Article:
UB paying the price for complacency

The University of Botswana invited leaders of the main political parties in the country for a familiarisation tour yesterday.

The vice chancellor Professor Thabo Fako shared with his guests - from the Botswana Democratic Party, the Botswana Congress Party and the Umbrella for Democratic Party and its affiliates - the challenges that the institution of higher learning is facing.  The UB head singled out stiff competition from the new and upcoming universities, in particular, the Botswana International University of Science and Technology (BIUST). Fako and his company are worried that ‘new baby’ is receiving a lot of ‘tender care’ from the government in the form of funding, that has triggered staff exodus to Palapye.   Well and good.  But perhaps UB should stop being crybabies and introspect.

Gone are the days when UB was the sole provider of tertiary education, when it was almost impossible to get admitted to the institution. Unfortunately, UB took for granted the arrival of other learning institutions - private and government-owned, and relaxed as if it was business as usual. 

Sometime in 2013, Mmegi ran a detailed article about the frustrations that UB academics are subjected to because of the arrangement that prevailed at the time. Among others, the academicians stated that they were treated as juniors to the administration or support staff. In some instances, working conditions for secretaries, technicians, and directors were far much better than those of lecturers and professors. The academics further stated that the university was reluctant to fund their research projects, and in some instances, they were forced to self-finance their travels abroad to make presentations. But that was not the case with the support staff, as they were able to organise trips for themselves and stay in five star hotels.  At the time the UB did not bother to counter the allegations.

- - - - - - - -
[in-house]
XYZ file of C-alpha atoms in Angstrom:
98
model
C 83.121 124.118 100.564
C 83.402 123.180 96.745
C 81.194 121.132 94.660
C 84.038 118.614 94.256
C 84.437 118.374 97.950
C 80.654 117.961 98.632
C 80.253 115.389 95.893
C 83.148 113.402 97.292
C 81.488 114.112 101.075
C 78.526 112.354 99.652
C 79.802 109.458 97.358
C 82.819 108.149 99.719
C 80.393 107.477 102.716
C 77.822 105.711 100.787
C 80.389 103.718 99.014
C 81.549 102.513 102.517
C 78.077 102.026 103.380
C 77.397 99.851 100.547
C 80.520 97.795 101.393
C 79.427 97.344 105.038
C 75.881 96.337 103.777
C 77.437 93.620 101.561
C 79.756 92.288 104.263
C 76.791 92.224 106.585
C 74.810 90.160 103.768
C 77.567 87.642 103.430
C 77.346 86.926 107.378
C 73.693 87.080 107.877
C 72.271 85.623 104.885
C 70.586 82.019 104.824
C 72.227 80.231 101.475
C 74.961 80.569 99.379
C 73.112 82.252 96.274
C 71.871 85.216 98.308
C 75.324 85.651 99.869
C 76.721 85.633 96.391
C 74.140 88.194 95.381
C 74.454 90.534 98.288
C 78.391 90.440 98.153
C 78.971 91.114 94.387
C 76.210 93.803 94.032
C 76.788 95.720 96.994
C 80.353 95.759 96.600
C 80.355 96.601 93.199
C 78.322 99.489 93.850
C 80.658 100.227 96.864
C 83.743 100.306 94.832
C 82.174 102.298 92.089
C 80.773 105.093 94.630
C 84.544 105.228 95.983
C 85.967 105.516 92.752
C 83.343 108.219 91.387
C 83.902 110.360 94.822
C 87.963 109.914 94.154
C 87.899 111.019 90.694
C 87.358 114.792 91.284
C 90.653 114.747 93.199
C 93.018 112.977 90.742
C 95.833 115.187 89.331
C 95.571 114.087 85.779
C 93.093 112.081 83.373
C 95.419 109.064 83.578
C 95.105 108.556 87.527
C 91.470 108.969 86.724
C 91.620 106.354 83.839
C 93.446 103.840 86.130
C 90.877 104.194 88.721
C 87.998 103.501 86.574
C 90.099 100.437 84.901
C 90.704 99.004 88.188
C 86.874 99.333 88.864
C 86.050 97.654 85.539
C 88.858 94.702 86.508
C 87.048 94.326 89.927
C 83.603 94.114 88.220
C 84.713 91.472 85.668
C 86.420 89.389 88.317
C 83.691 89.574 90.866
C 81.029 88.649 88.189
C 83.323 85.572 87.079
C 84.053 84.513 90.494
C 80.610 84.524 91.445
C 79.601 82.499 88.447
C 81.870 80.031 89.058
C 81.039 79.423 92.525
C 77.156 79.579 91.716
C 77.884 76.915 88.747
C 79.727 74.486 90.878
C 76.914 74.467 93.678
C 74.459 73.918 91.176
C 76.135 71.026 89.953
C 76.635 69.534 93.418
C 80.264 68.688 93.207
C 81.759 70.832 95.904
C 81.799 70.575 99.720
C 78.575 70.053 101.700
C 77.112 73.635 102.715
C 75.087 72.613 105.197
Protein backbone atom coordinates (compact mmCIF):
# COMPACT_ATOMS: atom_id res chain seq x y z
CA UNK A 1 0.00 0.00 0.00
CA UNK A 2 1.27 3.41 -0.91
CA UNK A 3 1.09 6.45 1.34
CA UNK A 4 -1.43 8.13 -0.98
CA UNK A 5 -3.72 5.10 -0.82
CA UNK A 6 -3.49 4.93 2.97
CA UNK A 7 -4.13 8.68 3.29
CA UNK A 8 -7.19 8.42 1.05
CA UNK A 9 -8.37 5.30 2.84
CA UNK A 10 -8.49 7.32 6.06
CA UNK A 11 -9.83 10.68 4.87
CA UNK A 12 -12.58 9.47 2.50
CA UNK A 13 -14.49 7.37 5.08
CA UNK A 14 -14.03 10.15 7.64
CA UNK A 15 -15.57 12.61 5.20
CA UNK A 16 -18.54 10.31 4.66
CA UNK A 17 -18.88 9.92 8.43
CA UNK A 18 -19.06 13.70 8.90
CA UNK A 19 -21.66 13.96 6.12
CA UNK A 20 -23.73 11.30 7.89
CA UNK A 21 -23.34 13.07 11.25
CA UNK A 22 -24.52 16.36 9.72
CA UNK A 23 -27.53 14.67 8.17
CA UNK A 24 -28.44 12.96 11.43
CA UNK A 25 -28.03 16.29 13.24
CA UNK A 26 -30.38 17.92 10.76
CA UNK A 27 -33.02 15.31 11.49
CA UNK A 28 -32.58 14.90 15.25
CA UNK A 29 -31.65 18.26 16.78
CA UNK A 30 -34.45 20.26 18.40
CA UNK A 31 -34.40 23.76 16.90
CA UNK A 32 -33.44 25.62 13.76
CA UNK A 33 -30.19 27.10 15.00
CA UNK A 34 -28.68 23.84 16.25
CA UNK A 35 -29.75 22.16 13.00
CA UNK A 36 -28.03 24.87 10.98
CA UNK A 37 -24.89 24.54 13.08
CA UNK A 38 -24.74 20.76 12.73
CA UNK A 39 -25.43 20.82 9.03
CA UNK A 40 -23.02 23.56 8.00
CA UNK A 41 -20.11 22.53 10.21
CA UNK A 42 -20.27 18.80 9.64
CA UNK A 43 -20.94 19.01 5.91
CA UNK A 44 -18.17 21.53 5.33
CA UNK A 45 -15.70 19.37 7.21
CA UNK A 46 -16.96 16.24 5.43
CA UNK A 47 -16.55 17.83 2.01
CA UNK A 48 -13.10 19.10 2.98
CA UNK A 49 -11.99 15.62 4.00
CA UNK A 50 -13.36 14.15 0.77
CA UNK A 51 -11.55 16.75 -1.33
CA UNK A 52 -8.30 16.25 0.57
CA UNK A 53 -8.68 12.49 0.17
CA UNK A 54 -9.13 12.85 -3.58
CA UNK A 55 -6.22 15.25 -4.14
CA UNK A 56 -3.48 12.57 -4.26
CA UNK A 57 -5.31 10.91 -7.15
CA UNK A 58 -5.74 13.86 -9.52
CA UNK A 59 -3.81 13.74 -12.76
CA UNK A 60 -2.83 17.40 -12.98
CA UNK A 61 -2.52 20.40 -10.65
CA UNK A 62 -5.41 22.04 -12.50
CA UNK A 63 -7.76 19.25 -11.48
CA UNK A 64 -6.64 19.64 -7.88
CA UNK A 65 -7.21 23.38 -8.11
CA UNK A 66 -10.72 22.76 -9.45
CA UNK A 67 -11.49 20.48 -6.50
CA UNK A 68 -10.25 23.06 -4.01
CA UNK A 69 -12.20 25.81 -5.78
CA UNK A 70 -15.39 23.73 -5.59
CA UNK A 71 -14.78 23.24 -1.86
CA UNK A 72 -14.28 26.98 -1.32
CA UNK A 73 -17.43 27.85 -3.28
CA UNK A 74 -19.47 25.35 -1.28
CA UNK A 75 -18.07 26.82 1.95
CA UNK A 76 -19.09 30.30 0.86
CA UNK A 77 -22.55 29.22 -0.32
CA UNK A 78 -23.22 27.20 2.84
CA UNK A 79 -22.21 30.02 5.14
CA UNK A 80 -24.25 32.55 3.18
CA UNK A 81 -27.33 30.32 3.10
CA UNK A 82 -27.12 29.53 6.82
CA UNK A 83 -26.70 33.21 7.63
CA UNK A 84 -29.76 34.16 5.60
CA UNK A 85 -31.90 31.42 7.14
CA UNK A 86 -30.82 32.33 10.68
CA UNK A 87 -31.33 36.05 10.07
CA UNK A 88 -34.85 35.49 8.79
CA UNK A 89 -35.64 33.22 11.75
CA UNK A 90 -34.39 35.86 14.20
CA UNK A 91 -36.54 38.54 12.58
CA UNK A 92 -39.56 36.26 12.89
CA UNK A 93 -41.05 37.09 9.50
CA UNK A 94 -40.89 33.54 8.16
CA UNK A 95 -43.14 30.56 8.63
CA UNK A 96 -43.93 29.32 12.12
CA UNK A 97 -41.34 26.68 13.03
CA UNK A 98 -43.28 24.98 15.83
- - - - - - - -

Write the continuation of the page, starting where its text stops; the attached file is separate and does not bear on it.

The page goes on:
While not totally placing the blame on the institution, it must also be recalled that due to their rigid and uncompromising stance, thousands of young Batswana who completed their higher education in the 1990s, with good grades in Sciences found it tough to get admitted to UB on grounds that they did not pass English. Today, some of them are wasted and they may never be revived.

We cannot blame all this solely on UB, but the institution played a big role in destroying the promise, not only for those gifted Batswana, but the country.

It is our position that Science-related studies should continue be fully funded if we are to produce engineers, doctors, technicians, and others falling within the scarce skills categories. Let government fund BIUST, which should in turn produce scientists of all forms to boast our economy.

Today’s thought

“Scientists have become the bearers of the torch of discovery in our quest for knowledge.”

 

- Stephen Hawking

Editor's Comment
What about employees in private sector?

How can this be achieved when there already is little care about the working conditions of those within the private sector employ?For a long time, private sector employees have been neglected by their employers, not because they cannot do better to care for them, but because they take advantage of government's laxity when it comes to protecting and advocating for public sector employees, giving the cue to employers within the private sector...

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